French cosmetics group L'Oreal SA on Wednesday opened its biggest factory in the world in Indonesia, as it seeks to profit from strong demand for beauty products in fast-growing Asia.
L'Oreal (IW 1000/165), the world's biggest cosmetics company, said the factory outside Jakarta will churn out 200 million products next year, with the potential to raise its output to 500 million.
Joechen Zaumseil, L'Oreal vice president for Asia-Pacific, said the $130 million plant in the Jababeka industrial zone will be the company's "production hub for Southeast Asia."
He said the company plans to double the number of its customers worldwide from its current level of 1 billion, and it hopes the majority of those new clients will be in Asia.
L'Oreal hailed Indonesia and Southeast Asia as "the new frontier of growth" -- its Asian sales have jumped by around 20% between January and September to 3.2 billion euros.
The new factory covers 710,000 square feet and will have several hundred employees.
It will export 70% of its output to Southeast Asia, with the rest destined for the Indonesian market, the country's industry minister, Mohamad Hidayat, said at an opening ceremony.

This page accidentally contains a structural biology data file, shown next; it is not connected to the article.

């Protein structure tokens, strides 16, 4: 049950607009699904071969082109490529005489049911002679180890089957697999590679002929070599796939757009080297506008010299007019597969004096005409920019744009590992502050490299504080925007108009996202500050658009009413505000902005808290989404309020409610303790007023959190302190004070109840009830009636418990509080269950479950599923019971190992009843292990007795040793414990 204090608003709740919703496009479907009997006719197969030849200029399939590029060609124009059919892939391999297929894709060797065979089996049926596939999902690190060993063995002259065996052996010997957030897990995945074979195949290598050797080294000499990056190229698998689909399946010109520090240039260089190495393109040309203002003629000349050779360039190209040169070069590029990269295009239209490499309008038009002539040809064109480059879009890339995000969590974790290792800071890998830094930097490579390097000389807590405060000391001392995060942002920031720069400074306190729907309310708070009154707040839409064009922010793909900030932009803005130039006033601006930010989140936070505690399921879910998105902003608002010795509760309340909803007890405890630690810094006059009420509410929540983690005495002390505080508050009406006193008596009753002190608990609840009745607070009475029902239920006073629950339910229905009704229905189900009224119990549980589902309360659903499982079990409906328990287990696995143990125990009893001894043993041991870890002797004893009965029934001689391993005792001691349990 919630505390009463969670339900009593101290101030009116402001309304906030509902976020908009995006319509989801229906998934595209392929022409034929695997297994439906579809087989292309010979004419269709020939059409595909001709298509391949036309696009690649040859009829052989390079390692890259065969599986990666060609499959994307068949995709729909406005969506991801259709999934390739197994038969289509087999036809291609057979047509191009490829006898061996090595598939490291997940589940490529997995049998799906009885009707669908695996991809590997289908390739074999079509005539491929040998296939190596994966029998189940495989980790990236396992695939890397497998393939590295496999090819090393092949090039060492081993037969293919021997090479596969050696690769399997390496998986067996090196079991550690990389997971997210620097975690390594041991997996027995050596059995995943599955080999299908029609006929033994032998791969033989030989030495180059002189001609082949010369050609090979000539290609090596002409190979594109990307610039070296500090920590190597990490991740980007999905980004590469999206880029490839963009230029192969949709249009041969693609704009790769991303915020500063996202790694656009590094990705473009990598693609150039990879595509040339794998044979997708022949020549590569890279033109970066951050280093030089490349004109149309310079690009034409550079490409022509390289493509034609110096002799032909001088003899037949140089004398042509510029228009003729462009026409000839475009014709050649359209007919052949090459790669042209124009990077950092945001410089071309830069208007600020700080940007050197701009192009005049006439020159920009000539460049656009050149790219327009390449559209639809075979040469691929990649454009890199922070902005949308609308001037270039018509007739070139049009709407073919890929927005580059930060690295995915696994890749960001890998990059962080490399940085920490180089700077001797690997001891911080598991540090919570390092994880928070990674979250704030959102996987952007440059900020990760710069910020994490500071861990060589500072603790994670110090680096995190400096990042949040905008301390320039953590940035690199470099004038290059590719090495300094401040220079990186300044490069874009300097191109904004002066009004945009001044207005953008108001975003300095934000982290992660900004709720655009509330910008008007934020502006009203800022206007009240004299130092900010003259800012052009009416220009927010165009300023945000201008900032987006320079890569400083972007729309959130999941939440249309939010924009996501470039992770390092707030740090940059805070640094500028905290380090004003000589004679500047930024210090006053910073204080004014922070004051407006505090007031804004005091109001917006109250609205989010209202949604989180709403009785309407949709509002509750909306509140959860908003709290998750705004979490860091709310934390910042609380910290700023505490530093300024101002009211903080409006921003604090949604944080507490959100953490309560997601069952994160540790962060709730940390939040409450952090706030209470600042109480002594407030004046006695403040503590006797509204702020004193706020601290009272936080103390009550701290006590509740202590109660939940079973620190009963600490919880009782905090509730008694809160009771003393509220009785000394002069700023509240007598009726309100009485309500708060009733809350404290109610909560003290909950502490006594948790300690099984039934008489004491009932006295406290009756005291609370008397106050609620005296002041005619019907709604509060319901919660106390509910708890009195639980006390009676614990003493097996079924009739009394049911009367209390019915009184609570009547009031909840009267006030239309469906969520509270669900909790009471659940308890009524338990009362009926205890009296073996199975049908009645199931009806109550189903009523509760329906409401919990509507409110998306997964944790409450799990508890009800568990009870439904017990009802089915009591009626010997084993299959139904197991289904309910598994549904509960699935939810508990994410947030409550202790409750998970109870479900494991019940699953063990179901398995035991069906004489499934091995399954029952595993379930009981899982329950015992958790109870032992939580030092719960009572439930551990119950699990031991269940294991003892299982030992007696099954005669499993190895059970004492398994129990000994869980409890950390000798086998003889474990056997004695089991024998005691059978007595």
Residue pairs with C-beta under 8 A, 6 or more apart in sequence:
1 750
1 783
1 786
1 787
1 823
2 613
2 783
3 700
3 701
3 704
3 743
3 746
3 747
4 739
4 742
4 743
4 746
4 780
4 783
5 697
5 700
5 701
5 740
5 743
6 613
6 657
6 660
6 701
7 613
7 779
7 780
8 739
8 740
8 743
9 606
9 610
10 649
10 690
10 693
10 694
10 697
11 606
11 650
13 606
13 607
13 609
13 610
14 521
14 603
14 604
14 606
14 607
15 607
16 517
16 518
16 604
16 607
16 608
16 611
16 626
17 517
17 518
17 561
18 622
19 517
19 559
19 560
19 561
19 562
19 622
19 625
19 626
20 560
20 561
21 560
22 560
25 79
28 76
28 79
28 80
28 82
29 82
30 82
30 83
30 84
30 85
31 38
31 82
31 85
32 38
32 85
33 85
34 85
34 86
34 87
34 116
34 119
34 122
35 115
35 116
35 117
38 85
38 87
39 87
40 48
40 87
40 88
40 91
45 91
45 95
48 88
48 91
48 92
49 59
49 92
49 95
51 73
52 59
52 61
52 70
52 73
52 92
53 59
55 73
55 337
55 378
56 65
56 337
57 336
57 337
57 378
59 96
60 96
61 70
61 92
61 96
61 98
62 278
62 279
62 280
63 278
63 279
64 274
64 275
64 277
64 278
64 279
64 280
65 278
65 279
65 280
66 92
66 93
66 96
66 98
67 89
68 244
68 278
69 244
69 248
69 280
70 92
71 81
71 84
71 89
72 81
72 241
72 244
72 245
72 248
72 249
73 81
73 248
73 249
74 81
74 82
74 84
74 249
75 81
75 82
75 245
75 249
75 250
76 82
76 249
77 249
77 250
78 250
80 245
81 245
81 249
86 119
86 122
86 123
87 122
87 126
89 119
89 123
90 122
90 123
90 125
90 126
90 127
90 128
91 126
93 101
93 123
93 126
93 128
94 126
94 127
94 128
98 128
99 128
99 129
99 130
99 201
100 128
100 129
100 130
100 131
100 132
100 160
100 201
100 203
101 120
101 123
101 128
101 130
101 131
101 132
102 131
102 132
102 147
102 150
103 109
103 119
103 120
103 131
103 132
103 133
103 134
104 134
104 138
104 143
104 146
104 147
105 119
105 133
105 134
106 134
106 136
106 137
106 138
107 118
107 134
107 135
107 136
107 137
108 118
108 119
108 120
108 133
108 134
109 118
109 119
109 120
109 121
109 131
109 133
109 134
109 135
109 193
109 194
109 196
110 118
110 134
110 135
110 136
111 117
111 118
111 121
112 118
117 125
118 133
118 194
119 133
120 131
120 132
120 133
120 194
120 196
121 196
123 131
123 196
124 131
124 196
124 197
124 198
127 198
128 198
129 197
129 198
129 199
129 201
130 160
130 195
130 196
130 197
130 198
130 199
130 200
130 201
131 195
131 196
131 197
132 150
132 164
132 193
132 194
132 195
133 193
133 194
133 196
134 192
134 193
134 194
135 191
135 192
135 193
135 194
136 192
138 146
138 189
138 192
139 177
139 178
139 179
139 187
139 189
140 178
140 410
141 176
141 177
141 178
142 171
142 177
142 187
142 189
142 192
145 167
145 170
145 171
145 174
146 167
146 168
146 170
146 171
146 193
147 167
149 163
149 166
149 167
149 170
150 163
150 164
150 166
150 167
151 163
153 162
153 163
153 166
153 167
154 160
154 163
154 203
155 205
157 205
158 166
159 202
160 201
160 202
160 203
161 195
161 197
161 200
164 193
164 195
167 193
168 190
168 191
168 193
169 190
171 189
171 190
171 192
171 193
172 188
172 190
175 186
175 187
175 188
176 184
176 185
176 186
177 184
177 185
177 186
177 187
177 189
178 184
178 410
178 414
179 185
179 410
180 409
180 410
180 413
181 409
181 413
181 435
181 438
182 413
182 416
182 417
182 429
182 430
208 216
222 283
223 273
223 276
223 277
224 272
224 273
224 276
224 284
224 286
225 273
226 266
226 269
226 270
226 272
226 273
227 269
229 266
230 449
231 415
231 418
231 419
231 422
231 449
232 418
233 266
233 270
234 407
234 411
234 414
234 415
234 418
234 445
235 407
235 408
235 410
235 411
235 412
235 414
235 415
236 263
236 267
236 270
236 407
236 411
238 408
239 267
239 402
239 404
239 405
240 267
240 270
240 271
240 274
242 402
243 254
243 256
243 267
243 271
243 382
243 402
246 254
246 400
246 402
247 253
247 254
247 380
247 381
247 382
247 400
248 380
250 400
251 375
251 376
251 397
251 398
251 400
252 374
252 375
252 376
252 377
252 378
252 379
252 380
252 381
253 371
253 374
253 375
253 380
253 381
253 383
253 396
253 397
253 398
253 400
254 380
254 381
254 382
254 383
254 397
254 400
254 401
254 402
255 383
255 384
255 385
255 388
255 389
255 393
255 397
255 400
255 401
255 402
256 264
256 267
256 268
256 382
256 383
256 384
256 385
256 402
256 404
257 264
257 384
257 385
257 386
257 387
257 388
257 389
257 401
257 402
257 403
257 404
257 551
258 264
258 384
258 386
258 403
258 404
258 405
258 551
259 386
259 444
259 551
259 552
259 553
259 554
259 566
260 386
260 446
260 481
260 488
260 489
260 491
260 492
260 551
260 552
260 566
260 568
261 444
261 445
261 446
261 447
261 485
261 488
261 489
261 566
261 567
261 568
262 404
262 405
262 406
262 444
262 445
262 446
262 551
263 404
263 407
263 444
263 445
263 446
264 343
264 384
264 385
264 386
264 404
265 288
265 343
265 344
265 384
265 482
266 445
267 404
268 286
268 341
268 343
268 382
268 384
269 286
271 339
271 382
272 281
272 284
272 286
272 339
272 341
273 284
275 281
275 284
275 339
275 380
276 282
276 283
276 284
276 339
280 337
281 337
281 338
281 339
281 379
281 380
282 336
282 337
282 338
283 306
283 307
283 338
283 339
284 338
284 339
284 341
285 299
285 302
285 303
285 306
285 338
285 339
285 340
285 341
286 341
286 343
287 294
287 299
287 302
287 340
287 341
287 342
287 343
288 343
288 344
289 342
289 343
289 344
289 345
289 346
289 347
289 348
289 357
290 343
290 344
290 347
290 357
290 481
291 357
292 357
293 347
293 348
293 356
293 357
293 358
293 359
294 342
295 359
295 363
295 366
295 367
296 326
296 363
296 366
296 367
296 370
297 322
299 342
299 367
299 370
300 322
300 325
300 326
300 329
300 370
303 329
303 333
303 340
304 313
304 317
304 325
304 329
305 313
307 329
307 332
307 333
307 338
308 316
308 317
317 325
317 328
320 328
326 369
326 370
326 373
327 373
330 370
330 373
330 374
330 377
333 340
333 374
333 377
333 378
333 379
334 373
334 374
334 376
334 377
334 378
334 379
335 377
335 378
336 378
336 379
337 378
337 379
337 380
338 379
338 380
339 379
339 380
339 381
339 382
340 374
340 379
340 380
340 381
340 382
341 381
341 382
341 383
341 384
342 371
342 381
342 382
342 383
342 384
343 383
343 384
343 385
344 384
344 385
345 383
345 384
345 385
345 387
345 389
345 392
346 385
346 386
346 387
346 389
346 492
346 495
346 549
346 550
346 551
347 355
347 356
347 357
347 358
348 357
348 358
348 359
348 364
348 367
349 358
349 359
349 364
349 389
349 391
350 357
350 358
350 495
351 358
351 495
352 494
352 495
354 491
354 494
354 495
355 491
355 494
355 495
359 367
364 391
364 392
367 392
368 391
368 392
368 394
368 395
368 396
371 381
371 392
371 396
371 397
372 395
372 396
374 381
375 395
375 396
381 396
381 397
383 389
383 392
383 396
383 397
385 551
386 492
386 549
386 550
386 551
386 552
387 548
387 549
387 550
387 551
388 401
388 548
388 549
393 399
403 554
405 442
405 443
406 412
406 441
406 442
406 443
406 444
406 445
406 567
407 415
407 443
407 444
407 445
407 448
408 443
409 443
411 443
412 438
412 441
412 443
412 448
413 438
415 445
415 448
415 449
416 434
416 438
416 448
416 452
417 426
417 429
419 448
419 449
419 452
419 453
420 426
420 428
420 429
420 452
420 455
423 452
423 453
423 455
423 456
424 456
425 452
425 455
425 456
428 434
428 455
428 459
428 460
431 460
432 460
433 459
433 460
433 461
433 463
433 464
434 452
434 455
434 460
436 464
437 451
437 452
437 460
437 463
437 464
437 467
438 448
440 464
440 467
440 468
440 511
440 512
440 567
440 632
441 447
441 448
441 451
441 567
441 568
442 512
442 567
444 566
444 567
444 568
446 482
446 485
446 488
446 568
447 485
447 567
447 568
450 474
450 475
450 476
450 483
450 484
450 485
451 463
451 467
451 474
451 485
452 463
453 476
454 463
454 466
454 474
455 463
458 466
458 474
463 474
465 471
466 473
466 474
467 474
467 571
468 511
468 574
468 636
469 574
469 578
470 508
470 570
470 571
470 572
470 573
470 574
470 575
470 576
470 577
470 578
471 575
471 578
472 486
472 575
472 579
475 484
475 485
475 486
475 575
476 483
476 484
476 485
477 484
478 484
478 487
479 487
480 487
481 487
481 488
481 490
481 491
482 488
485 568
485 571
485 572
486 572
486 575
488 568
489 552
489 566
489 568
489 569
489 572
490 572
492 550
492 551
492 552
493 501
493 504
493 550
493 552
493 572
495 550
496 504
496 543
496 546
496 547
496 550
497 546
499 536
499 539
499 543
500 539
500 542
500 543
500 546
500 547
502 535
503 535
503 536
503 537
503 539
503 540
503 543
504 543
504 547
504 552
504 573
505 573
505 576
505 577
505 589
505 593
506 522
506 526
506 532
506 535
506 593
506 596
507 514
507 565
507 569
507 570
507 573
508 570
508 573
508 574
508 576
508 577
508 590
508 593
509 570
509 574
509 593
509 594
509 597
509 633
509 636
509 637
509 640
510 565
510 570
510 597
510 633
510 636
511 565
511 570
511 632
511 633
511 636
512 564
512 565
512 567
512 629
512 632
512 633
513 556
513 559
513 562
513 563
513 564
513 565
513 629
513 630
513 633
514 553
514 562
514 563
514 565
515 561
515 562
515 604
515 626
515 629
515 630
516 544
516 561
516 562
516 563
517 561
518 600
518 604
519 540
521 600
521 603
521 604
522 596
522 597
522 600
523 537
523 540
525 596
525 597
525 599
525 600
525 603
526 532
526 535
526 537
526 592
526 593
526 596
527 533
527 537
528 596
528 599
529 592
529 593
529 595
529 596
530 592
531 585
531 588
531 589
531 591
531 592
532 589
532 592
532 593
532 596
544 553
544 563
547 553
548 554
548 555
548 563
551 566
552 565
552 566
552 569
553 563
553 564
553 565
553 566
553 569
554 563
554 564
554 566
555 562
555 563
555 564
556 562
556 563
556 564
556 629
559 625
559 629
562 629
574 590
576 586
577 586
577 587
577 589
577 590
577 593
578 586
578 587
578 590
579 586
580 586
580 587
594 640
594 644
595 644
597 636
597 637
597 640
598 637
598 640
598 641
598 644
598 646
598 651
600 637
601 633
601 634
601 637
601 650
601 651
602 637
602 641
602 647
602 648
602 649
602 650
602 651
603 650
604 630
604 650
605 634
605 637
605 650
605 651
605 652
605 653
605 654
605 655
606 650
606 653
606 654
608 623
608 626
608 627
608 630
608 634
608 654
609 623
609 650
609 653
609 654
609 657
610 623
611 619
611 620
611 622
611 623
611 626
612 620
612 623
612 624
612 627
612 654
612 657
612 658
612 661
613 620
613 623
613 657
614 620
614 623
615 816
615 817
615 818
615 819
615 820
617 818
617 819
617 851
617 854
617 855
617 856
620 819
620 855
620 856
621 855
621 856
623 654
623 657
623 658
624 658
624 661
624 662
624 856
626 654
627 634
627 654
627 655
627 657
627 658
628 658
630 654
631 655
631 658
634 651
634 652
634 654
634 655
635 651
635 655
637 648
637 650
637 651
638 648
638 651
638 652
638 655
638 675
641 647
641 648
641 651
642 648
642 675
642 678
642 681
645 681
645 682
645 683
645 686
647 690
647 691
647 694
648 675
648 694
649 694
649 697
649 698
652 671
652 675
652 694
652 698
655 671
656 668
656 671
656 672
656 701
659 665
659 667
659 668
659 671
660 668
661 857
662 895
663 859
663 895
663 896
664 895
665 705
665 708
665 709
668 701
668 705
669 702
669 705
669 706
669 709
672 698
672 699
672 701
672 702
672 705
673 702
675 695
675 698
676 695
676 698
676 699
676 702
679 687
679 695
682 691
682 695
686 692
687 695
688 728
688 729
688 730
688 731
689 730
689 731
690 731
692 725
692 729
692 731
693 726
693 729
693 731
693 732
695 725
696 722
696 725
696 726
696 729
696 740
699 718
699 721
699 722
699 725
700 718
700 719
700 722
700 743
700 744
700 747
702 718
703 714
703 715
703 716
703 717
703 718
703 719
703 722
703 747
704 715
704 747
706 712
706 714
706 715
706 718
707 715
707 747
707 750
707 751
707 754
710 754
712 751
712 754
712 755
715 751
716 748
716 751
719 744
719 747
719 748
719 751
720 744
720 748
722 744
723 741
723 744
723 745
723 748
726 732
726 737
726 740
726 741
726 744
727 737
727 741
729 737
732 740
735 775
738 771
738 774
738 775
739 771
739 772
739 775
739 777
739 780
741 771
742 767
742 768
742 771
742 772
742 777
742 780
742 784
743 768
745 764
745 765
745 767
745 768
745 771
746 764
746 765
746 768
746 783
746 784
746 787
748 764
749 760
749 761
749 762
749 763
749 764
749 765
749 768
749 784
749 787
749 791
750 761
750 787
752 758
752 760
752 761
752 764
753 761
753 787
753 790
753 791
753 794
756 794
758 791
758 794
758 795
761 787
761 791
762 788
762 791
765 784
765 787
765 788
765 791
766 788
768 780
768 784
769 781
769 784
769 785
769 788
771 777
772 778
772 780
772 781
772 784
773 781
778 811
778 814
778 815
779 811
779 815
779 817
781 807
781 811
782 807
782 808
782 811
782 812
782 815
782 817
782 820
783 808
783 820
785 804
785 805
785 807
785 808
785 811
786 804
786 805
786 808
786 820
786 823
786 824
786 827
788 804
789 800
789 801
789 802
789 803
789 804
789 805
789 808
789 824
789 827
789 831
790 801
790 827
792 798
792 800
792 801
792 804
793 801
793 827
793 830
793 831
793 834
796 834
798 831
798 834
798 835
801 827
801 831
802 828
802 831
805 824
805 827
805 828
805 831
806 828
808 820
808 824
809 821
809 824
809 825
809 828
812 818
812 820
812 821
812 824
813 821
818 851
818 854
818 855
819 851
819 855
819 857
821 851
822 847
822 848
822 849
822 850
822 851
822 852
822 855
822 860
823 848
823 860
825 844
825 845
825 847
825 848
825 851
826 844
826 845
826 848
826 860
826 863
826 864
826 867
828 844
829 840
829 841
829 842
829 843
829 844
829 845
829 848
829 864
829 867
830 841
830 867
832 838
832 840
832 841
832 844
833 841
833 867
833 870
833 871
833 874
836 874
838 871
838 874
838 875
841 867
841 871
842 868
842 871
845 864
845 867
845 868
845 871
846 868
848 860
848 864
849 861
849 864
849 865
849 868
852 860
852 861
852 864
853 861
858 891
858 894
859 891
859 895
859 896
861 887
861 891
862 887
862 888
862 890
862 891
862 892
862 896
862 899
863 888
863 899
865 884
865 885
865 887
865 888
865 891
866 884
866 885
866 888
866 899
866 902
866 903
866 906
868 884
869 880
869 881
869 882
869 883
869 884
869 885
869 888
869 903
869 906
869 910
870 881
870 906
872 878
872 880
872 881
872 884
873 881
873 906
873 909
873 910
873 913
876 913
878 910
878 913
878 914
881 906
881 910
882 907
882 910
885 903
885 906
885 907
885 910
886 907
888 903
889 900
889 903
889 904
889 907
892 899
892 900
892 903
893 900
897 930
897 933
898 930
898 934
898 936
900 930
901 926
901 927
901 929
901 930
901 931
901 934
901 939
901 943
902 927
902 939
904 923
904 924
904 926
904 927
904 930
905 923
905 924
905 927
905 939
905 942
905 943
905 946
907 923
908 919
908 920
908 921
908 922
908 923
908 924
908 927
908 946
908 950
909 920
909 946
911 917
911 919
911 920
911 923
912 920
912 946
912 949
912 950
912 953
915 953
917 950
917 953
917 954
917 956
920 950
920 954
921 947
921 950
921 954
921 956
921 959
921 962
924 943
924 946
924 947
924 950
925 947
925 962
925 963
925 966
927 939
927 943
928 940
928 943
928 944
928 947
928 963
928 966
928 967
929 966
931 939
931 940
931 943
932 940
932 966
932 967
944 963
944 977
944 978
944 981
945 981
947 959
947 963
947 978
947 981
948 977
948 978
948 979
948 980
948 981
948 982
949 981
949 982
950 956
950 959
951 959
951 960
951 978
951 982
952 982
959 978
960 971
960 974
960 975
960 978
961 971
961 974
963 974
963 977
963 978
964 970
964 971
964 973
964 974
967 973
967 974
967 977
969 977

The increasing demand for beauty products is driven by growth in Indonesia's middle class, as Southeast Asia's biggest economy maintains a strong growth rate above 6%, even as the global economy stumbles.
L'Oreal has seen its Indonesian sales grow 30% a year on average in the past four years -- the fastest growth it has enjoyed in any Asian country, Zaumseil said.
The cosmetics market in Indonesia, where L'Oreal has had a presence since 1986, is currently worth $1.5 billion, out of a total of $47 billion for the whole of Asia, he said.
"In 10 years, Indonesia will be in the top three markets in Asia-Pacific," he said, adding that the country will have 90 million new consumers in 10 to 15 years. He said L'Oreal wants 60 million of them to use its products.
More production facilities will be needed in Asia in the next three to five years to cope with growing demand, he said. But he emphasized that factories also will be opened elsewhere, noting that sites have been established recently in Russia and Mexico.
Jean-Philippe Blanpain, vice president for operations at L'Oreal, said there are no plans to close production facilities in wealthier countries and shift production to places where it would be cheaper.
"We have a strategy to produce regionally. In principle, we will keep the number of factories that we currently have in Europe the same," he said.
"We make 25% of our luxury products in France, where we sell only 10% [of our goods]."
Copyright Agence France-Presse, 2012
By Loic Vennin